Bias in Associations Between Emerging Biomarkers and Cardiovascular Disease

Editor’s Note: This article is based on Tzoulaki I, Siontis SC, Evangelou E, Ioannidis JP. JAMA Intern Med. 2013;173:664-671.

Numerous cardiovascular biomarkers have been proposed as potential predictors of cardiovascular risk. However, few have consistently demonstrated clear improvements in predictive discrimination, reclassification, and/or calibration, and their clinical utility remains unclear. It is possible that studies evaluating novel markers may be biased to overestimating their predictive value.

In this study, the authors sought to evaluate whether there is evidence for bias in published studies that could favor statistically significant and/or inflated results. To do so, the authors analyzed meta-analyses that examined any emerging biomarker in relation to cardiovascular disease (CVD) or mortality. When a meta-analysis evaluated more than 1 marker, each marker was considered separately.

The summary effects were estimated and between study heterogeneity calculated with the I2 metric. The I2 metric ranges from 0% to 100%; values > 50% or >75% are considered to represent "large" or "very large" heterogeneity, respectively. In addition, to examine the potential for small study effects, they evaluated whether large studies had less significant results compared to smaller studies, and whether there were too many studies with statistically significant results compared with what would be expected on the basis of the findings of the largest study in each meta-analysis.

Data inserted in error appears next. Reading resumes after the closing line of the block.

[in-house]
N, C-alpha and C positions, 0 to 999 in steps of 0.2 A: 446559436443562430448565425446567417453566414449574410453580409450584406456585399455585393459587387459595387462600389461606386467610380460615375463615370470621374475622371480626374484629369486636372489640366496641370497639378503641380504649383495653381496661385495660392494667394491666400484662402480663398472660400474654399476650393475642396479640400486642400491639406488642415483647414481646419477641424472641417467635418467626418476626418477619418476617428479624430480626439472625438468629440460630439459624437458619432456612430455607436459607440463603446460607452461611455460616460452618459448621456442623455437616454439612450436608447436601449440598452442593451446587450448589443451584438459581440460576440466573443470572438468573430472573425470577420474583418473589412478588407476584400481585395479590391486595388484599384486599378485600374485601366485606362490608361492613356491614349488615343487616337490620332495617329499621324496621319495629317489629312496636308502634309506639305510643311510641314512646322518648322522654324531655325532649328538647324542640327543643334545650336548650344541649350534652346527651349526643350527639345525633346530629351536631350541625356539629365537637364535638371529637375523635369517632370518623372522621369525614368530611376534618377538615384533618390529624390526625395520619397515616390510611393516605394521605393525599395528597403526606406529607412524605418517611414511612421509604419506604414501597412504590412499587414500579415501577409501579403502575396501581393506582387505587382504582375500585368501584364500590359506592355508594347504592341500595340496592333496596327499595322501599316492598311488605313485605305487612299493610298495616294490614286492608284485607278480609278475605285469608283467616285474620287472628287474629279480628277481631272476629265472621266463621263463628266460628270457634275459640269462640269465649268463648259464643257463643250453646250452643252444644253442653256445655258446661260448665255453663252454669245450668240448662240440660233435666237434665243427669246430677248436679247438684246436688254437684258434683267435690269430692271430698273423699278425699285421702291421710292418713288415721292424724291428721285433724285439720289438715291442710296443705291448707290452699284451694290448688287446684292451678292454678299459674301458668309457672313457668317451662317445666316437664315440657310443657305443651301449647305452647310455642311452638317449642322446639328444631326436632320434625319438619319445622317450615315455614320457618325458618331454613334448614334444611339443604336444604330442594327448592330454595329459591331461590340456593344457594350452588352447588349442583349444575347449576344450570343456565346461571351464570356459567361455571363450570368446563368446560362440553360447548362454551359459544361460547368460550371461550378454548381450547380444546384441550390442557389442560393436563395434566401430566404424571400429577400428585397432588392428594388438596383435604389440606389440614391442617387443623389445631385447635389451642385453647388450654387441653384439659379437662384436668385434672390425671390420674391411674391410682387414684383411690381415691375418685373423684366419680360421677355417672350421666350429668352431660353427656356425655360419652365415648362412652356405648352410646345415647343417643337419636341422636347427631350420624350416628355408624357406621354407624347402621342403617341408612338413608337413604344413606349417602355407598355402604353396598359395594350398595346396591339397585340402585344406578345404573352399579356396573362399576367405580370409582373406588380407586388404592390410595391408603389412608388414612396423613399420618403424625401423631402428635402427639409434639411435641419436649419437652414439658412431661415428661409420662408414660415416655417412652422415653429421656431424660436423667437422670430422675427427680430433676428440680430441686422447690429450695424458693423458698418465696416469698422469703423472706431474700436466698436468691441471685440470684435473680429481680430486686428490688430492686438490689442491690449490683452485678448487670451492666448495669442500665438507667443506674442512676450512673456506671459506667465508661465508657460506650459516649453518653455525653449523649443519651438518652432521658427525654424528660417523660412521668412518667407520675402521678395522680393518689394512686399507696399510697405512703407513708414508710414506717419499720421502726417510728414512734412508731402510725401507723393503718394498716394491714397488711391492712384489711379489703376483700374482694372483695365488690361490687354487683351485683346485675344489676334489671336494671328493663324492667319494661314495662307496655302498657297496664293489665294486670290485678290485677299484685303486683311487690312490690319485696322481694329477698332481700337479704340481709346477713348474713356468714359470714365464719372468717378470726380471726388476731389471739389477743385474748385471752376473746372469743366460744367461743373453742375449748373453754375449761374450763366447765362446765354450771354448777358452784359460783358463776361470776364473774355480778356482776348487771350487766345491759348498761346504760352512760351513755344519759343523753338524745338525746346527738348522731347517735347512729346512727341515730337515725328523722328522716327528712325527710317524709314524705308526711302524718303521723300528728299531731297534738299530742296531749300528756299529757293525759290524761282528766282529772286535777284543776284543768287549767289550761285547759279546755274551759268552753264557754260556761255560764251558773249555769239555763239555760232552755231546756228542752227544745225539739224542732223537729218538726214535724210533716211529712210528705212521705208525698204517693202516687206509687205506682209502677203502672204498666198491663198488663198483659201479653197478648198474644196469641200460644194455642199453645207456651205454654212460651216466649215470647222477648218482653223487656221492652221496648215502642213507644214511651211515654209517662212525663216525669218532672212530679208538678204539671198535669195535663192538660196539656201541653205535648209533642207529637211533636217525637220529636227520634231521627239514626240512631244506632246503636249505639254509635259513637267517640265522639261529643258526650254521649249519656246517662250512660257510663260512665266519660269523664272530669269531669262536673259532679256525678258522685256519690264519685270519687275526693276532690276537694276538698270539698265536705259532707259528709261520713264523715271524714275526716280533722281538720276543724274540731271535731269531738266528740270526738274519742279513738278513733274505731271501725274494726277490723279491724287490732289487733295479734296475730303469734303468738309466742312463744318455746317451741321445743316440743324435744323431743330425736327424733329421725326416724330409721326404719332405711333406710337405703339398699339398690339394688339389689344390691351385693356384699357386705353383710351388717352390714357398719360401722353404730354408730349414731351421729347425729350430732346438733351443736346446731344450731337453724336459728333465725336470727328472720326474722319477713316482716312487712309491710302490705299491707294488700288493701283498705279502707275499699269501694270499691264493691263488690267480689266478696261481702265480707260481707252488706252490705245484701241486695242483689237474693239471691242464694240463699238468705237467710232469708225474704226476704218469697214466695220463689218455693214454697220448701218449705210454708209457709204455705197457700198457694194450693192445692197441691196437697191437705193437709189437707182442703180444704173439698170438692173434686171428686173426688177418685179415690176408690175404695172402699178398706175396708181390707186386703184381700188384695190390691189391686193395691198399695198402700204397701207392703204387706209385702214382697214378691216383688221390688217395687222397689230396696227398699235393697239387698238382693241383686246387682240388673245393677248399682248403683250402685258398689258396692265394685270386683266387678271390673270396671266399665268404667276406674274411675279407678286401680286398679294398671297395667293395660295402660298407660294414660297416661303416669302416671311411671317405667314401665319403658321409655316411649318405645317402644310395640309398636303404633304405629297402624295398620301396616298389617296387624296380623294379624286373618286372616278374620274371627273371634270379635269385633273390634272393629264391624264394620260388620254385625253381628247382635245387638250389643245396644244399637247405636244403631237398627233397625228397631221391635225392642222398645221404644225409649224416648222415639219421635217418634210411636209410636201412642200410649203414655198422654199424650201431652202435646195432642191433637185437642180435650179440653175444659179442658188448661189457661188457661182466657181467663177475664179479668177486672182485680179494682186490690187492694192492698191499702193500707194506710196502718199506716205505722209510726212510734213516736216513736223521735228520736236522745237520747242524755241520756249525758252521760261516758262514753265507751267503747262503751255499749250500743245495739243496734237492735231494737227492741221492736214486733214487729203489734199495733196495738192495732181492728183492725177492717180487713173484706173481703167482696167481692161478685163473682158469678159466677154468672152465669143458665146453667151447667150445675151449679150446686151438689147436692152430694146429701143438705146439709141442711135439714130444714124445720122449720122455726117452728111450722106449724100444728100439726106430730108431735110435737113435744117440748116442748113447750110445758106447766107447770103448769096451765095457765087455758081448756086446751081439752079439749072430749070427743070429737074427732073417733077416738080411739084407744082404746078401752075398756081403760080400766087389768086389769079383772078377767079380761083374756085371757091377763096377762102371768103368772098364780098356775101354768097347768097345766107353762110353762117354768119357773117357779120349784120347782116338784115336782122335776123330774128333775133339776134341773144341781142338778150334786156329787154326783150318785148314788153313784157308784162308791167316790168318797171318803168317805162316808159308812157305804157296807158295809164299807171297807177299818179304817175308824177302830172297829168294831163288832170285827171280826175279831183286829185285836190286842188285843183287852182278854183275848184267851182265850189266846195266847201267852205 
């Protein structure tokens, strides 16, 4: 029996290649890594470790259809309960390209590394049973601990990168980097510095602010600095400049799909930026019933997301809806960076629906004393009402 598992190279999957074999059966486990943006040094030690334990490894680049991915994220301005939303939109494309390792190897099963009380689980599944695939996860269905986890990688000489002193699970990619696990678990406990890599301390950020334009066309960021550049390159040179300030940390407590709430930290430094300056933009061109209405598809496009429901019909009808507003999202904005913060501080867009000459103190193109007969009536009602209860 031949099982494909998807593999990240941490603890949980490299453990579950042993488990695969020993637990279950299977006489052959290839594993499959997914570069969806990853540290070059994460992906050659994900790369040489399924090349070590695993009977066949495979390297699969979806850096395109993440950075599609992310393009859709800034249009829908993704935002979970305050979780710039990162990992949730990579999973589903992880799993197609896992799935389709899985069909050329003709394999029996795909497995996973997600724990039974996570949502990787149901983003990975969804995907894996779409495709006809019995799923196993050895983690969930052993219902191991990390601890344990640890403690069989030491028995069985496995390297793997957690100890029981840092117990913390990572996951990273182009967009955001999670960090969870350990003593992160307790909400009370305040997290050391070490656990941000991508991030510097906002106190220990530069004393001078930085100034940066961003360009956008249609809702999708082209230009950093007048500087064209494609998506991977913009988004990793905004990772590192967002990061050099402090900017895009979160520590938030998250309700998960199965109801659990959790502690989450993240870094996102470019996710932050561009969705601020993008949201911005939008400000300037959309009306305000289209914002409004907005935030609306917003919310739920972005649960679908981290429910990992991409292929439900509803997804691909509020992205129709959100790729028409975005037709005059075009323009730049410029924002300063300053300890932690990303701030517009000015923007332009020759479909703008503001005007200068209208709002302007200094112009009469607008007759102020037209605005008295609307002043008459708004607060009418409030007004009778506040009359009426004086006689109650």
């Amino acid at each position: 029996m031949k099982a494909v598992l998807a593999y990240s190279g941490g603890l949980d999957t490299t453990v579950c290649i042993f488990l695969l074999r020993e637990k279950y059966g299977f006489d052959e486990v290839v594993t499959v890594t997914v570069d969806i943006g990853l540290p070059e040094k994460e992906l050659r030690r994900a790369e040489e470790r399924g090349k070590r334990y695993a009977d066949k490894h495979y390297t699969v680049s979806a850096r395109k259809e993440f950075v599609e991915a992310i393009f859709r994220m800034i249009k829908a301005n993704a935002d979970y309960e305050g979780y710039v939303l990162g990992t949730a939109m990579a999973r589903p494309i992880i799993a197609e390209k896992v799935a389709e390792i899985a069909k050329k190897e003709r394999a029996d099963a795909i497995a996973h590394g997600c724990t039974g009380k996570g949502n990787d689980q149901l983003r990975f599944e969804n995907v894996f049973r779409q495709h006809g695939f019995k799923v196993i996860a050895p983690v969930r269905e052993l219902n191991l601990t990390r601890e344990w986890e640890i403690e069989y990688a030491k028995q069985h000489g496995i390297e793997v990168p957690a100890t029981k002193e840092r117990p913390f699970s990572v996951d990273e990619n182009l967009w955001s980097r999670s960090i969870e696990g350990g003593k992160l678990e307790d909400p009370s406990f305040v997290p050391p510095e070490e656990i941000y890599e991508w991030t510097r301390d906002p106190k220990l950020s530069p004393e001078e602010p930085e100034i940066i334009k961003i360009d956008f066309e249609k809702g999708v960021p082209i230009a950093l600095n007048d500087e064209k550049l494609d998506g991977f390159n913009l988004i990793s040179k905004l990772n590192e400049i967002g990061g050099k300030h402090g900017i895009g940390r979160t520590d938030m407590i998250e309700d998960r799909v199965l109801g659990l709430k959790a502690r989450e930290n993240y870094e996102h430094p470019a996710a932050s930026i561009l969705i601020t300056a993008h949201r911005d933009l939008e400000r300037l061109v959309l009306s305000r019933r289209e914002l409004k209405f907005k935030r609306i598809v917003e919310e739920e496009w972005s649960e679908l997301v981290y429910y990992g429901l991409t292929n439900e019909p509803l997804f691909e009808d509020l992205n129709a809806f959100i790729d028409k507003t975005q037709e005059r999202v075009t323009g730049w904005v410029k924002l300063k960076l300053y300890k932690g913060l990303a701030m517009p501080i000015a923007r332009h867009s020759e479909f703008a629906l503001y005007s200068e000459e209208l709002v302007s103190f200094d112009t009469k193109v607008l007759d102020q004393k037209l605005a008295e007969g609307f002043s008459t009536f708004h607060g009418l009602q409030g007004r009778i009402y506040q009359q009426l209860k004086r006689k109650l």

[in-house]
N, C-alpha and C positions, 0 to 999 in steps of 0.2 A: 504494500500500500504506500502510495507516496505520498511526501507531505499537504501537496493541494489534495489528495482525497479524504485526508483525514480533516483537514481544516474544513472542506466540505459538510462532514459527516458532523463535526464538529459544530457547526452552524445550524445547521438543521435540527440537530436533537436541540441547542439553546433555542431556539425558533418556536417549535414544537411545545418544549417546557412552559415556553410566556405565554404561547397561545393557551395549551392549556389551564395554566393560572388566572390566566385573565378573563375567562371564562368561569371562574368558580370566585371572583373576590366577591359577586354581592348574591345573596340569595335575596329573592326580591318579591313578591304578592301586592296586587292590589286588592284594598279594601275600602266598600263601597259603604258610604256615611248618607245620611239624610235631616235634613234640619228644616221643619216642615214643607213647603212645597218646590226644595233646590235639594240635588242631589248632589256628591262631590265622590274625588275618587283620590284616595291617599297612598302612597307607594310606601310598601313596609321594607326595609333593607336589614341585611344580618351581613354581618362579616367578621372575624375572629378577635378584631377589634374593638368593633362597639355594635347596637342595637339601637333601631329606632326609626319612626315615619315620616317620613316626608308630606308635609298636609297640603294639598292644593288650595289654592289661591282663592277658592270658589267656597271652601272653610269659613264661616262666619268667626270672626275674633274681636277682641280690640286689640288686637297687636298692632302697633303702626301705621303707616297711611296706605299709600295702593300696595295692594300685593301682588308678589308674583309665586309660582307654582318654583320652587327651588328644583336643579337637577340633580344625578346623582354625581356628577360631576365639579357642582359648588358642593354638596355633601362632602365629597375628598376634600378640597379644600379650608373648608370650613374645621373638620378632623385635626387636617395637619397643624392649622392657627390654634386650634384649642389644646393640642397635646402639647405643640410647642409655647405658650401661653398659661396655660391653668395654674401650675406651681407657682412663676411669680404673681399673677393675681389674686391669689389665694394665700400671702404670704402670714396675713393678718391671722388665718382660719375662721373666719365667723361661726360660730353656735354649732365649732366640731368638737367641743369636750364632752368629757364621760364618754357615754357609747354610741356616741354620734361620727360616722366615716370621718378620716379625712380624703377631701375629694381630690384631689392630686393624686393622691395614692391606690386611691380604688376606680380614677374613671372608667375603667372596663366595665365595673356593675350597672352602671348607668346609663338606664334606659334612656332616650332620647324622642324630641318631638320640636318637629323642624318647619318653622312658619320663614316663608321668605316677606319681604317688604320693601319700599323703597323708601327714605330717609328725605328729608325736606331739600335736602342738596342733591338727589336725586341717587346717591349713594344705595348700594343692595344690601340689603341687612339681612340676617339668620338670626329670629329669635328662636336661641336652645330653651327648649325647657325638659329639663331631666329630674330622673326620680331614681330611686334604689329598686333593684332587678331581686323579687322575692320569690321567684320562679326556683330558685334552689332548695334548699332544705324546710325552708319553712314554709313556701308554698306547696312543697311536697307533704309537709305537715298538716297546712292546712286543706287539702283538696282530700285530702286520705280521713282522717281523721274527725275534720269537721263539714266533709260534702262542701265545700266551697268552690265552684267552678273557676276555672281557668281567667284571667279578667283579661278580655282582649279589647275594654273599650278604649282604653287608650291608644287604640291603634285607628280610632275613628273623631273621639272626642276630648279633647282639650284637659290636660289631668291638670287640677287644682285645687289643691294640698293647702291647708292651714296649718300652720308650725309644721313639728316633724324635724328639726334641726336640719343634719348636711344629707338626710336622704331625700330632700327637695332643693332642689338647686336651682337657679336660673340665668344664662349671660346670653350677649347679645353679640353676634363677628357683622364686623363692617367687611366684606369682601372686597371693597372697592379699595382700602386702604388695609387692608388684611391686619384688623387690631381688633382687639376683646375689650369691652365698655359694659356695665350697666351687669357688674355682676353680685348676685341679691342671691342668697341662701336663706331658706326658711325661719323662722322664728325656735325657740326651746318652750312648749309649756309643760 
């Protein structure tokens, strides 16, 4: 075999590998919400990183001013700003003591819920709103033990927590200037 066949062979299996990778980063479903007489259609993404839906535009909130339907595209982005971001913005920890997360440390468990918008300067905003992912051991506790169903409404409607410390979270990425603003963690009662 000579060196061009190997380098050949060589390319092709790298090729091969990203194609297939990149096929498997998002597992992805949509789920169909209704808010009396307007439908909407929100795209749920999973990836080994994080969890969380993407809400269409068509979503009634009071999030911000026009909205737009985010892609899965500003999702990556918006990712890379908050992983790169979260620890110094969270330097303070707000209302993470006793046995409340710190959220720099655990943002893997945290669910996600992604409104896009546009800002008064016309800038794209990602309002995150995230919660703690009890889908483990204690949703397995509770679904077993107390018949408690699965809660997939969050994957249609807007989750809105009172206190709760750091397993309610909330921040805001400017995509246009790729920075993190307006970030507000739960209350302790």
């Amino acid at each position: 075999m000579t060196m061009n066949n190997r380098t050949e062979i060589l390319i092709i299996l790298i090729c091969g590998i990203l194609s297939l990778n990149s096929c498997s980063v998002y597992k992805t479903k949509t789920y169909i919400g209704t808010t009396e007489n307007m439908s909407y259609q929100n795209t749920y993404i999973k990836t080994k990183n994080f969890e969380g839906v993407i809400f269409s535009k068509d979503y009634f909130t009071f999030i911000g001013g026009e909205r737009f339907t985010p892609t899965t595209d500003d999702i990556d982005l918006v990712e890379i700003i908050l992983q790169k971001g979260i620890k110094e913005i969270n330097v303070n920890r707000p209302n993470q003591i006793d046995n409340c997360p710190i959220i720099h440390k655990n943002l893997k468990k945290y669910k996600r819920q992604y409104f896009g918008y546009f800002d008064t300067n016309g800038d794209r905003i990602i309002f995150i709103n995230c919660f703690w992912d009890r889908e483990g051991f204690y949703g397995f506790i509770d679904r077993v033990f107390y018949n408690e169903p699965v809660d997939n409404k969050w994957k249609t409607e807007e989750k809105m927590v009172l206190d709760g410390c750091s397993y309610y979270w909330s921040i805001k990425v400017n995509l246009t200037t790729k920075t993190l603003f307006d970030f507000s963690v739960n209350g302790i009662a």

Overall, 35 articles corresponding to 56 meta-analyses that examined 42 unique biomarkers were included. The median (range) number of studies included in each meta-analysis was 12 (3-68) and number of events was 2,459 (34-12,785).

Of 56 eligible meta-analyses, 49 (88%) had statistically significant results. Large and very large heterogeneity were seen in 26 (46%) and 9 (16%) studies, respectively. Additionally, evidence for significant small-study effects was seen in 13 (23%) meta-analyses. In 29 meta-analyses (52%), there was a significant excess of studies with statistically significant results. Meta-analyses of fibrinogen, apoB BNP, and cystatin C showed very large heterogeneity and evidence of small-study effects. The meta-analyses of coronary artery calcium with CVD and troponin with 30-day cardiac death in patients with ACS also showed large heterogeneity (I2 = 50%-75%) and evidence of small-study effects.

Only 13 of the statistically significant meta-analyses met criteria that were considered a well designed study (defined as having >1000 cases, no evidence of large heterogeneity, small-study effects, or excess significance). Markers that were identified in this study included GFR, ,albumin to creatinine ratio, non–HDL chol, serum albumin, Chlamydia pneumoniae IgG, HgbA1C, non-fasting insulin, apoB/AI ratio, ESR, and lipoprotein-associated phospholipase.

The authors concluded that selective reporting biases may be common in the evidence on emerging cardiovascular biomarkers. Most of the proposed associations of these biomarkers may be inflated. In addition, most meta-analyses had too many single studies had reported "positive" results compared with what would be expected on the basis of the results of the largest studies. This suggests that small studies with "negative" results remain unpublished, or that their results are distorted during analysis.